I’ve run into a couple of gotchas, among them the fact that text is missing in Flash animations. I messed with my font settings, checked SELinux logs, tried switching from the binary installer to the RPM package [macromedia.mplug.org], to no avail. I tracked down a Fedora mailing list post that pointed to a mozilla bug that had been languishing for a few months, then added what I knew—which was that it affected Flash regardless of the browser.

On Sunday, commenter Dawid Gajownik tracked down the problem: Flash hard-codes the paths where it looks for fonts, instead of letting the X server tell it where to look. Fedora Core 5 includes a new X server, which no longer puts things in /usr/X11R6. Apparently symlinking the old font paths to the new ones works around the problem:

[root@X ~]# mkdir -p /usr/X11R6/lib/X11
[root@X ~]# cd /usr/X11R6/lib/X11
[root@X X11]# ln -s ../../../../etc/X11/fs
[root@X X11]# ln -s ../../../share/X11/fonts

I tried it with absolute links (to /etc/X11/fs and /usr/share/X11/fonts) instead of relative, and it worked fine.

Also, if SELinux is in enforcing mode, you need to allow text relocations on the Flash library. More info on that in Dawid’s bugzilla comment.

So this should take care of Flash until Macrodobe releases an updated version. They’re apparently heading straight for 8.5 on Linux, which is why they haven’t released Flash 8.0 yet.

*Almost. It turns out the repodata on disc 1 isn’t enough for a network or hard disk installation. I copied all the discs onto an internal web server, then had to grab the repodata folder from a mirror. Would’ve been fine with the CDs except for the annoying problem that the CD drive on that machine doesn’t work. Once I had that, though, the upgrade went smoothly.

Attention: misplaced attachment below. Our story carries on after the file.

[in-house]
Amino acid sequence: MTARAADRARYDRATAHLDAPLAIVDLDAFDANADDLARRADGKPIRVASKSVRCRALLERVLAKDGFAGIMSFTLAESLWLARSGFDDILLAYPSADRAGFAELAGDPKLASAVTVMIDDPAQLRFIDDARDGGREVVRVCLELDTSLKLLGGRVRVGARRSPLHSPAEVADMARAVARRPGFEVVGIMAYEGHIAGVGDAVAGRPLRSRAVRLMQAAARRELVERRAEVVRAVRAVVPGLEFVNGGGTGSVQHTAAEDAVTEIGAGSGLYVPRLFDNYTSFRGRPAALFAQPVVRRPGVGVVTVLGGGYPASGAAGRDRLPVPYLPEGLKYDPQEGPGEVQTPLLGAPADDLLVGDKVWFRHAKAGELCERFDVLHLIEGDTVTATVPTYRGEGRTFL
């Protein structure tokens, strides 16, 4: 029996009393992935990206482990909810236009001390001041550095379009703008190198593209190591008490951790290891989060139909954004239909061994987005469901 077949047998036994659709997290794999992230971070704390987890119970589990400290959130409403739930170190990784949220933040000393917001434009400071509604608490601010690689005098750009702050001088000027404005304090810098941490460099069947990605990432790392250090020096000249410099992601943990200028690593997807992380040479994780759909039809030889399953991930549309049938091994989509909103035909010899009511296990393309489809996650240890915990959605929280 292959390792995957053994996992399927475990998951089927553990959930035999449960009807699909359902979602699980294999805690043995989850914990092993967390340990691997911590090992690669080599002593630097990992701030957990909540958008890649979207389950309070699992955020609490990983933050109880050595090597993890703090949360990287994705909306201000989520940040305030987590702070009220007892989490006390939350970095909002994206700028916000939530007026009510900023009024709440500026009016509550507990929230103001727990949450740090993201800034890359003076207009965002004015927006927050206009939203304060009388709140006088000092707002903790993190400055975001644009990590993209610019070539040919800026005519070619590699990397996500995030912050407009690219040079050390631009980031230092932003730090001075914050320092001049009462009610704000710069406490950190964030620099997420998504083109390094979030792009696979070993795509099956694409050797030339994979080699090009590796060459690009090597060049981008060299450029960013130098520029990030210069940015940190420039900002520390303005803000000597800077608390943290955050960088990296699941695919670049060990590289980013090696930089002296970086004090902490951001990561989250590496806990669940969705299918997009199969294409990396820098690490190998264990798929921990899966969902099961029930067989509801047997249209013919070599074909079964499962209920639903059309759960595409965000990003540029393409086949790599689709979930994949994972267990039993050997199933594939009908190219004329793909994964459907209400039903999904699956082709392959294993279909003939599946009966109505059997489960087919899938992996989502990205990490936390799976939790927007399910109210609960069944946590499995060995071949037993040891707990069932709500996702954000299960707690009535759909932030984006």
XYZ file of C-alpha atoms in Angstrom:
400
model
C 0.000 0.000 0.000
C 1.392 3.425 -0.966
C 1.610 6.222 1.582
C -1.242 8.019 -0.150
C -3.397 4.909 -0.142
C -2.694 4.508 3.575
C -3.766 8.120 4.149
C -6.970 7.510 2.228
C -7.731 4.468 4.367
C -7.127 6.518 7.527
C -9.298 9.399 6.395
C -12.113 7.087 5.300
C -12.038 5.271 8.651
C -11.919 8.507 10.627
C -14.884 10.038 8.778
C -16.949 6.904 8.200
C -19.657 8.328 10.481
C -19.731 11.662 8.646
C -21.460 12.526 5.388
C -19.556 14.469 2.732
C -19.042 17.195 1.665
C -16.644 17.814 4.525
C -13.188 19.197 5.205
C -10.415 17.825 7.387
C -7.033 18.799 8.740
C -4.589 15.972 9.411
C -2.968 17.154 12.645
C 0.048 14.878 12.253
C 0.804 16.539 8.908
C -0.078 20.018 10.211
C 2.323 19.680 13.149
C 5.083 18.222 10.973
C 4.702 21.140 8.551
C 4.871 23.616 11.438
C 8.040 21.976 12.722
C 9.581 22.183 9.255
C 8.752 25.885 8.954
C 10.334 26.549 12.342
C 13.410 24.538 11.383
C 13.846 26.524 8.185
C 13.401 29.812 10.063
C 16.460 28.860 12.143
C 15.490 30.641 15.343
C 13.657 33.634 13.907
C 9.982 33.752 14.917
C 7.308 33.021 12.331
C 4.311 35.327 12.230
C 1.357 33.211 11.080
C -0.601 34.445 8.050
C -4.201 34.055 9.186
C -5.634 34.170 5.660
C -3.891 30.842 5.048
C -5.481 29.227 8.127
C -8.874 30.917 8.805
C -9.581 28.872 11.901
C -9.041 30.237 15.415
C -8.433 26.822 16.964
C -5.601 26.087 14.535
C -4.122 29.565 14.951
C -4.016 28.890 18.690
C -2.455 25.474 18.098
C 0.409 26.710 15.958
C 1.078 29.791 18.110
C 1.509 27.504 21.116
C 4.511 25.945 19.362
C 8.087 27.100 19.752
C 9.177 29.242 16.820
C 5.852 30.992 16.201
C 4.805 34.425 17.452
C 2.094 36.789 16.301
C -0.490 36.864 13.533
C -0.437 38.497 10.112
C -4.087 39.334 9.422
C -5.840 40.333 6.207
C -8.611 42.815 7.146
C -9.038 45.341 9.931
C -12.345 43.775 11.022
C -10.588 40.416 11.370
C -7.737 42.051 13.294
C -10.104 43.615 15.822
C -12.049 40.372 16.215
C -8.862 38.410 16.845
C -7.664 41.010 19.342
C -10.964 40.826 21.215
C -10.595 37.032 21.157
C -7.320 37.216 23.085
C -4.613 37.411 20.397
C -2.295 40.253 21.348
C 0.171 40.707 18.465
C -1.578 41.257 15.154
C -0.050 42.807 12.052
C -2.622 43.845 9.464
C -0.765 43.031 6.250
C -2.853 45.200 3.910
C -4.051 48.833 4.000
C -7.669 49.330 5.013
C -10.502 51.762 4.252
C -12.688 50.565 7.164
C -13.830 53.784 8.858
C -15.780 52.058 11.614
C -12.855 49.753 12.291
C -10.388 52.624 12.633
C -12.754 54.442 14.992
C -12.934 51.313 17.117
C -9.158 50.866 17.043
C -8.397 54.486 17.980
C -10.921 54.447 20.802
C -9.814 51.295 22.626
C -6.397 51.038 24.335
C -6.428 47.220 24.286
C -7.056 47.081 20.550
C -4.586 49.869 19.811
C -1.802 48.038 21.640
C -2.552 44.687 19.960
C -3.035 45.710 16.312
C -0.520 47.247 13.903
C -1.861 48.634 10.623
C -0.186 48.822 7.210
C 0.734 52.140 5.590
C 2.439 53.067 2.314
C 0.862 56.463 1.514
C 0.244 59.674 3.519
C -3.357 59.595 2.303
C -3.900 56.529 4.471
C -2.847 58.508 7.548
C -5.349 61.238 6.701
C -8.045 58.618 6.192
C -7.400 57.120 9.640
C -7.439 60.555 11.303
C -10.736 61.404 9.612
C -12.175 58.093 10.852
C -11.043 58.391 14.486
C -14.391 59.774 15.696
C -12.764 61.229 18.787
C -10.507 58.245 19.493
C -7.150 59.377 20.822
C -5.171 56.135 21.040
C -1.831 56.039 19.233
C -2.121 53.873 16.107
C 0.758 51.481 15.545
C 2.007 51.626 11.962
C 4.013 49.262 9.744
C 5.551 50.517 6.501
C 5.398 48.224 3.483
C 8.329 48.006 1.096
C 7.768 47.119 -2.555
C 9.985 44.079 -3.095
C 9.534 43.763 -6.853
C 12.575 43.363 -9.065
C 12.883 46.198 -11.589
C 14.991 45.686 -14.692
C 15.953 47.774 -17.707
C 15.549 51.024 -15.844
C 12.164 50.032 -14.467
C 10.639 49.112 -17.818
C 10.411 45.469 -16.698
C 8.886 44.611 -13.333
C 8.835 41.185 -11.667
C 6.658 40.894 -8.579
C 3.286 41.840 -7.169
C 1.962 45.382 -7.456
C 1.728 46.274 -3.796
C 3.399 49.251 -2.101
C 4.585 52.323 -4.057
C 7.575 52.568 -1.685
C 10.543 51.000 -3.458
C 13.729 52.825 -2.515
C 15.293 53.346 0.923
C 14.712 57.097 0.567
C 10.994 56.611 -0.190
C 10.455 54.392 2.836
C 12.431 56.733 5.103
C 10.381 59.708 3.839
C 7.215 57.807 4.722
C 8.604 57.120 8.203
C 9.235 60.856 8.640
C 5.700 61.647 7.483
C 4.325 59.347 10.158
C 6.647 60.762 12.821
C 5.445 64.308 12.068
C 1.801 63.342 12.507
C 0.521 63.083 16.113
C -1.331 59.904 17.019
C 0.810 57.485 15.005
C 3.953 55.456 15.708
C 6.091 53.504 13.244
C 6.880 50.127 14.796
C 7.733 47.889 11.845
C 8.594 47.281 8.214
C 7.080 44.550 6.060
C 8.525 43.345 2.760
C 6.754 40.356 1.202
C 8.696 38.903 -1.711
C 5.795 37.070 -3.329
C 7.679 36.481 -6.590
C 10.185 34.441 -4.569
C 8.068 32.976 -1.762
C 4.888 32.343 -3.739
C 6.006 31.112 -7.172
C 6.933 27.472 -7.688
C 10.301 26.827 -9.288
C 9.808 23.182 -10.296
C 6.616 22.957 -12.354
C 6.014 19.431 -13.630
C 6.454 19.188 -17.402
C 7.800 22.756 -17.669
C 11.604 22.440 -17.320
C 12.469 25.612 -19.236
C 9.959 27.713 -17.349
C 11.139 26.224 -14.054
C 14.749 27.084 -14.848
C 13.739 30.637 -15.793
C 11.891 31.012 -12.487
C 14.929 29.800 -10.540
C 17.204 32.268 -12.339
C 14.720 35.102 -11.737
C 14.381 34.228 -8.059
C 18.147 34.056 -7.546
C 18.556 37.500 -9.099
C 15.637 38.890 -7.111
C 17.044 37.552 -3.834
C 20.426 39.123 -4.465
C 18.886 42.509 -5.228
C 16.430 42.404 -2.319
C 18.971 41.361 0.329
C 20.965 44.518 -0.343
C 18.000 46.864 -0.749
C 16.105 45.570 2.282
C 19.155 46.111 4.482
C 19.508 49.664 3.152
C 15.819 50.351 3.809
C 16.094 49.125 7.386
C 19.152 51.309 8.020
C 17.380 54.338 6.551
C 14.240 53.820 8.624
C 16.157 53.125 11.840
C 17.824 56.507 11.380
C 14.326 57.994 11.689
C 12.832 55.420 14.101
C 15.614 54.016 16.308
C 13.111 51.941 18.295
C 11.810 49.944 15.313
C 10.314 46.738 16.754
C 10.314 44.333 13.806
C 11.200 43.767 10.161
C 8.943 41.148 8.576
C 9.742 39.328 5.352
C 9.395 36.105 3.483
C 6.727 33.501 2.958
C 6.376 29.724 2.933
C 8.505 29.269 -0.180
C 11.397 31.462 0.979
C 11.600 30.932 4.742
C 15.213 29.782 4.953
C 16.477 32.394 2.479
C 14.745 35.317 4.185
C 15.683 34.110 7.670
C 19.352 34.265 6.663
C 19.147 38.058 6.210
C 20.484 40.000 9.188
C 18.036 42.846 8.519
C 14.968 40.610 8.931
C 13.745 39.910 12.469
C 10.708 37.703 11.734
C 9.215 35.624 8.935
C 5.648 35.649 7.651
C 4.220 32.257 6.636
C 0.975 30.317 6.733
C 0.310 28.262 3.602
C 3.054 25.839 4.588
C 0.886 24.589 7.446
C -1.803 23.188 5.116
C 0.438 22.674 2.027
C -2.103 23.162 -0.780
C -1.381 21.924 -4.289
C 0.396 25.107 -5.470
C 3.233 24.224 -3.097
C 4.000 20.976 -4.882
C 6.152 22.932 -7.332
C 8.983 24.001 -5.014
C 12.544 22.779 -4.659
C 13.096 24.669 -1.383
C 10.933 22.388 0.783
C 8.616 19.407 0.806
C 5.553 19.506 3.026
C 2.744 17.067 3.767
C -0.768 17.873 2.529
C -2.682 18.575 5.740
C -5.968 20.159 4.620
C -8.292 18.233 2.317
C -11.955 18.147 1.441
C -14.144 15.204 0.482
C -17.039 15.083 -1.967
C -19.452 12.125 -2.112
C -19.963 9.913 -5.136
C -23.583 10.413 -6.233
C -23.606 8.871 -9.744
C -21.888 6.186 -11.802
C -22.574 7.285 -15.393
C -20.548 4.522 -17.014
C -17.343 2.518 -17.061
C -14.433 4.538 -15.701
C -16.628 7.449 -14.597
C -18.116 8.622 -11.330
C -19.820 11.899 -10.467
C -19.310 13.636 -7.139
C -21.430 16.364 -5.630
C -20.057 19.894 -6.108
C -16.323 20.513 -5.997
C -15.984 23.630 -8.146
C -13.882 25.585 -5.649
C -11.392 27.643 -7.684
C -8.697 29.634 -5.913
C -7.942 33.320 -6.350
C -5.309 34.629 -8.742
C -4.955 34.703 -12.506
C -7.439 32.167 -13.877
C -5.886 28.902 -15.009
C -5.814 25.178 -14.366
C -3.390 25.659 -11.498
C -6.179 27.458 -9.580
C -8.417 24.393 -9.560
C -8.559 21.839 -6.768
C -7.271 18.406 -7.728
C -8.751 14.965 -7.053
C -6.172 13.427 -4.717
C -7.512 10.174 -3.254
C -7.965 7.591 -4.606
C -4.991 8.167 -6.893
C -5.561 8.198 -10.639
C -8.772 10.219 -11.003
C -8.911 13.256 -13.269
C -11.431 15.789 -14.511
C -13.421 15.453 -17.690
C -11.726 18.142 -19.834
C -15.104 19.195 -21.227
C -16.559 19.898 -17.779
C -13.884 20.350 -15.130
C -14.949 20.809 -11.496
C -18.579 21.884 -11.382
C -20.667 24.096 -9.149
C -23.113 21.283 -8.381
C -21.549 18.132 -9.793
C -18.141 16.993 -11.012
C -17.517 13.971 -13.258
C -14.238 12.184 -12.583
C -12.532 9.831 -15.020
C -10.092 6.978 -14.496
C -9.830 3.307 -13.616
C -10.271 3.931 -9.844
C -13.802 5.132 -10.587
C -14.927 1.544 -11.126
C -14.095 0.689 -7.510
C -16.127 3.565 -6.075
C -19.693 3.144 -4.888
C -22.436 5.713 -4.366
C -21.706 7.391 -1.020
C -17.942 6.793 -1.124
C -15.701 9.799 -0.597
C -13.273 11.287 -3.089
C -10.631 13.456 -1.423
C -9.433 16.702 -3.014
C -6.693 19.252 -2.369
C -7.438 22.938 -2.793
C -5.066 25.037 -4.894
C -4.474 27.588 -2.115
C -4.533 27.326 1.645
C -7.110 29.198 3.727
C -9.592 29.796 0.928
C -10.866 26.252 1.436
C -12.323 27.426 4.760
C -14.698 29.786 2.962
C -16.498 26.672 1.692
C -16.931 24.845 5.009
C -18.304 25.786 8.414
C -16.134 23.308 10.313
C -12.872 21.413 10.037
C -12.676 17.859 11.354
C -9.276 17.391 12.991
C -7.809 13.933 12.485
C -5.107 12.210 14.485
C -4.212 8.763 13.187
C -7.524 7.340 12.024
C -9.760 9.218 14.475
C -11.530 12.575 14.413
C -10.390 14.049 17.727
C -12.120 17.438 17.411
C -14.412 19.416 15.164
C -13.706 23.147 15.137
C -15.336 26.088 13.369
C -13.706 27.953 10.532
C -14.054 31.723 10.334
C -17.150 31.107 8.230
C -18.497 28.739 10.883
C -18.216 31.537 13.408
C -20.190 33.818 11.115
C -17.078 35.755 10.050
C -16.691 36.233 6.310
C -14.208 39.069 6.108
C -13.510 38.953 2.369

“Expected dict” Errors in FDF Acrobat Forms

Today I was trying to fix a problem in a section of a website that hadn’t been changed in roughly 5 years. The page in question retrieved data from a database and filled out an Acrobat form using FDF. Under some circumstances, Adobe Reader would generate an error message, “Expected a dict object.” Then it would freeze, and crash the web browser for good measure.

This site was built with ColdFusion, and used a then-freely-available library called PDFFormFiller.cfm (I can’t find any sign of it now) to generate the FDF code. After saving the offending FDF to a file (eliminating the browser as a factor), I started manually editing the code to see what happened.

The problem turned out to be parentheses appearing in the form data. FDF uses parentheses-delimited strings, and it was finding ) in the code and trying to parse what was left as FDF tokens. The solution was simple: just escape the parentheses as \( or \). Continue reading

Painlessly Updating Adobe

OK, I’m impressed. I’d always closed down whatever I was doing before, but I decided to just let Adobe Reader update itself while I had a manual open. It not only closed the application before installing the update, but it started itself up again, re-opened the document I was reading, and picked up right where I left off.

In general, I think that making every application re-invent the update wheel is kind of pointless when you have centralized update systems on every OS*…but I suppose sometimes re-inventing can lead to finding a better solution. Just last week I had to reboot Windows to uninstall Acrobat 6.

*Windows: Windows Update. Mac: Software Update. Linux: varies with distribution, but the most common are probably Apt, Yum, Up2date and YaST.